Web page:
- The Washington Times - Sunday, April 29, 2018

The journalism biz had ink on its face after comedian Michelle Wolf’s hard-to-watch attack on Sarah Huckabee Sanders at the White House Correspondents’ Dinner, but there was no apology forthcoming from the organizer.

Margaret Talev, president of the White House Correspondents’ Association, refused Sunday to second-guess her speaker selection after Ms. Wolf reamed the White House press secretary for “lies” and took veiled shots at her appearance.

“What I told you is what I have already told Sarah Sanders, that I speak for myself and the association, and that my interest is in the spirit of unity and in the spirit of serious journalism,” said Ms. Talev on CNN’s “Reliable Sources.”

Did Ms. Wolf’s anti-Sanders screed promote unity? Maybe not, acknowledged Ms. Talev.

“My interest overwhelmingly was in unifying the country, and I understand that we may have fallen a little bit short on that goal,” said Ms. Talev, Bloomberg’s senior White House reporter. “I hope everyone will allow us to continue to work toward that goal.”

On Sunday evening, Ms. Talev issued a statement that again stopped short of an apology, saying that the program was intended to “offer a unifying message” and not “to divide people.”

SEE ALSO: Michelle Wolf mocks Sarah Huckabee Sanders at White House Correspondents’ Dinner, sparks outrage

“Unfortunately, the entertainer’s monologue was not in the spirit of that mission,” she said.

Ms. Talev added that she and the next WHCA president, Olivier Knox, were “committed to hearing from members on your views on the format of the dinner going forward.”

Her comments appeared jarringly out of touch with the reaction to Ms. Wolf’s routine from conservatives, administration officials and even leading journalists, who spent Sunday evaluating the damage done to the industry at Saturday’s televised dinner.

Howard Kurtz, host of Fox’s “Media Buzz,” said Sunday he had “never seen a performance like that,” adding that “she was not only nasty but she was dropping f-bombs on live television.”

The comedian herself, a contributor to “The Daily Show,” was unrepentant, insisting her Sanders jokes were “about her despicable behavior,” not her looks.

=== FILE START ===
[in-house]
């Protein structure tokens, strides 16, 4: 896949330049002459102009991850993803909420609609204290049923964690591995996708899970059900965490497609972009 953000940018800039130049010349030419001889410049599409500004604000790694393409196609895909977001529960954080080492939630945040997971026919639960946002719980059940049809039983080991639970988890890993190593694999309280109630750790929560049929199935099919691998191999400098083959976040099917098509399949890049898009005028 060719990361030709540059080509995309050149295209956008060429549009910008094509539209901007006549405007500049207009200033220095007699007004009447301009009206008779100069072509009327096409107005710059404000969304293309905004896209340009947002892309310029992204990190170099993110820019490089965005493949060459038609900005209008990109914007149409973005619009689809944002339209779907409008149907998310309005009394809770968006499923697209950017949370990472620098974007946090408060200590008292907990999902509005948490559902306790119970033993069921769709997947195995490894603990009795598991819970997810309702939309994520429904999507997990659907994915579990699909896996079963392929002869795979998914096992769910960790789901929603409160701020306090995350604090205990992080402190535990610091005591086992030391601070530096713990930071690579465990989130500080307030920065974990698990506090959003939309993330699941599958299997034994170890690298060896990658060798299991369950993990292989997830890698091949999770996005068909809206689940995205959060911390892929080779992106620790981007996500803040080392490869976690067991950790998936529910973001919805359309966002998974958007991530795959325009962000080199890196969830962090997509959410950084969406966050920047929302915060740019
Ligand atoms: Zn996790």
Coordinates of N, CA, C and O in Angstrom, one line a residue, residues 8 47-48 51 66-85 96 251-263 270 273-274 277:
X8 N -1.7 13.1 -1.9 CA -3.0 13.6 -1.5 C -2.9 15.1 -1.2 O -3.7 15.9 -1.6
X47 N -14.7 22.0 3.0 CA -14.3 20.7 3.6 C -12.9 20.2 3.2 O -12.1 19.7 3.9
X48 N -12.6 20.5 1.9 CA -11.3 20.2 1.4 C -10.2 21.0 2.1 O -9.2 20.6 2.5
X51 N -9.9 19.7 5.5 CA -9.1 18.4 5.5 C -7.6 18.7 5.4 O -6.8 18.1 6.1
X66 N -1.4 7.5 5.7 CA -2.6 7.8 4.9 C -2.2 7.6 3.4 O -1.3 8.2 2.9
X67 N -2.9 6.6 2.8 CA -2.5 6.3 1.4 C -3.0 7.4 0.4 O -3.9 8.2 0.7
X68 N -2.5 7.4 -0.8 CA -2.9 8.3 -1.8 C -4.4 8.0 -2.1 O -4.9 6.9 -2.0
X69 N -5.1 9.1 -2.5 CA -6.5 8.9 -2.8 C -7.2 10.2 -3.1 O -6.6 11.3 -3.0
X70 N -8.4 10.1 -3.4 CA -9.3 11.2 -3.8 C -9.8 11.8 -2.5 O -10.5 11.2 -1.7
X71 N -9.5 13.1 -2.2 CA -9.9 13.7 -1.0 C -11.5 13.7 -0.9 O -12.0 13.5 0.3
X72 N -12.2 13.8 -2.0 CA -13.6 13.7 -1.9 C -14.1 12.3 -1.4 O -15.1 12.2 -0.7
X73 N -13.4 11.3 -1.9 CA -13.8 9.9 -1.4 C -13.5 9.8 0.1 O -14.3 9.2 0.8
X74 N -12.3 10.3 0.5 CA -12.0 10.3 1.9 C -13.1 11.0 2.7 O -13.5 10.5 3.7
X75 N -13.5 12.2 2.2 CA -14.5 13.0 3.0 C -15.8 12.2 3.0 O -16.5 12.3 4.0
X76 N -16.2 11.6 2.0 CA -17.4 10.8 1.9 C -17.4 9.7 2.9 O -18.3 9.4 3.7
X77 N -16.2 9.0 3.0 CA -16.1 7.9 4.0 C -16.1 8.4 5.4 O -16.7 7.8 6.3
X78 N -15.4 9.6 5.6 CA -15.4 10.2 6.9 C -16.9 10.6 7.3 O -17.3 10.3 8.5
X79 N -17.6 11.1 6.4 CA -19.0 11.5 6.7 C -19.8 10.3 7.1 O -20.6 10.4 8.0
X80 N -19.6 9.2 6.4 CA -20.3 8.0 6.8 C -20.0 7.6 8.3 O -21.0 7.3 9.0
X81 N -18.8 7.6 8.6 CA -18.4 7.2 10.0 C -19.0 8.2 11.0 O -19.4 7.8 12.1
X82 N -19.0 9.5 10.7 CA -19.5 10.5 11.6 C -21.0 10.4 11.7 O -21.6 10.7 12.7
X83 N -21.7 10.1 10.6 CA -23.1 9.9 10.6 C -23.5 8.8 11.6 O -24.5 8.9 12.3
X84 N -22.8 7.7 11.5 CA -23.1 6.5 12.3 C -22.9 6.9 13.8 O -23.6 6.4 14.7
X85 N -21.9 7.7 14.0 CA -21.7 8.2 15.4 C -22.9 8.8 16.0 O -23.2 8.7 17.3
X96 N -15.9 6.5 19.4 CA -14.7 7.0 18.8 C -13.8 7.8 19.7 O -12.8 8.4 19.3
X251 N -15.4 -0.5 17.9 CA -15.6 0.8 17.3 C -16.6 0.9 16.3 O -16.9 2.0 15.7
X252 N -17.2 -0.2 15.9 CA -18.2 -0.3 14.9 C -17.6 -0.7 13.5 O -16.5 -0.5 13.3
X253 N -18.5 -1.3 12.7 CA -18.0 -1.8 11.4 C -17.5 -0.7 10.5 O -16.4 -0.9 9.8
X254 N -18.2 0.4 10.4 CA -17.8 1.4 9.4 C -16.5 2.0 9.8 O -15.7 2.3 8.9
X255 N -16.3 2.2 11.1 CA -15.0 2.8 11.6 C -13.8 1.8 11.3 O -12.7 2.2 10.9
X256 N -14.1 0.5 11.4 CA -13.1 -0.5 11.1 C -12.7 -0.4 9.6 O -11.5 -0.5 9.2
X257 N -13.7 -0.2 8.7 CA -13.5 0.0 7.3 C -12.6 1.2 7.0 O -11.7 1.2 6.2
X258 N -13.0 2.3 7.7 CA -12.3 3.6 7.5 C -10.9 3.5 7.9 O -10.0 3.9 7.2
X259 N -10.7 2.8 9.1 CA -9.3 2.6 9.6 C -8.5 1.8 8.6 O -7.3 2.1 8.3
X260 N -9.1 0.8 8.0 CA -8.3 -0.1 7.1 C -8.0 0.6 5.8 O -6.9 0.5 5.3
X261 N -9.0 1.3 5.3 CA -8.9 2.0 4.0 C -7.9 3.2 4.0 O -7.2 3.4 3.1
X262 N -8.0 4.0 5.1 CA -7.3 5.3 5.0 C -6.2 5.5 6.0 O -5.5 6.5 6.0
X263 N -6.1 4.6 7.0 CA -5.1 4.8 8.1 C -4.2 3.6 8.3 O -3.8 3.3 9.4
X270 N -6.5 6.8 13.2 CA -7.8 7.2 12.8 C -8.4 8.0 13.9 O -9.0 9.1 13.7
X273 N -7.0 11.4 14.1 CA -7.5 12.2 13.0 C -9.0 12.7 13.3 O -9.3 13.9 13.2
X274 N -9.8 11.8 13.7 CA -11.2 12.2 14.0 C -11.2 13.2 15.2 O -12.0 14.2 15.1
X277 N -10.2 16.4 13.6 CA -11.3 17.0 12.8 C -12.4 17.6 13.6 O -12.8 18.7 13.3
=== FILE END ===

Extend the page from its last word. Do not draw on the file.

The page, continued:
SEE ALSO: Mike Huckabee rips Michelle Wolf for ‘bullying’ daughter Sarah Huckabee Sanders

“The question now is whether comedian Michelle Wolf went too far and maybe damaged the journalism profession,” said CNN host Brian Stelter.

A number of prominent media figures — including Ed Henry of Fox News, MSNBC’s Andrea Mitchell and Mika Brzezinski, and the [U.K.] Guardian’s David Martosko — called for the WHCA to apologize.

“I think it’s long past time, hours later, for the association to put out a simple, one-sentence statement saying, ‘We do not agree with this,’ these personal, vile attacks on Sarah Huckabee Sanders, who is a good person,” said Mr. Henry on “Media Buzz.”

The former WHCA president added, “We invited her to the dinner, we should have treated her with respect.”

The Associated Press’s Meg Kinnard tweeted that the dinner “made the chasm between journalists and those who don’t trust us, even wider.”

Margaret Sullivan, columnist for The Washington Post, upped the ante by calling on journalists to cancel the dinner entirely in a Sunday op-ed headlined, “For the sake of journalism, stop the annual schmoozefest.”

She argued that the dinner “plays right into the hands of President Trump’s press-bashing,” a sentiment echoed by Jonah Goldberg, who said the event has become “an East Coast version of the Oscars.”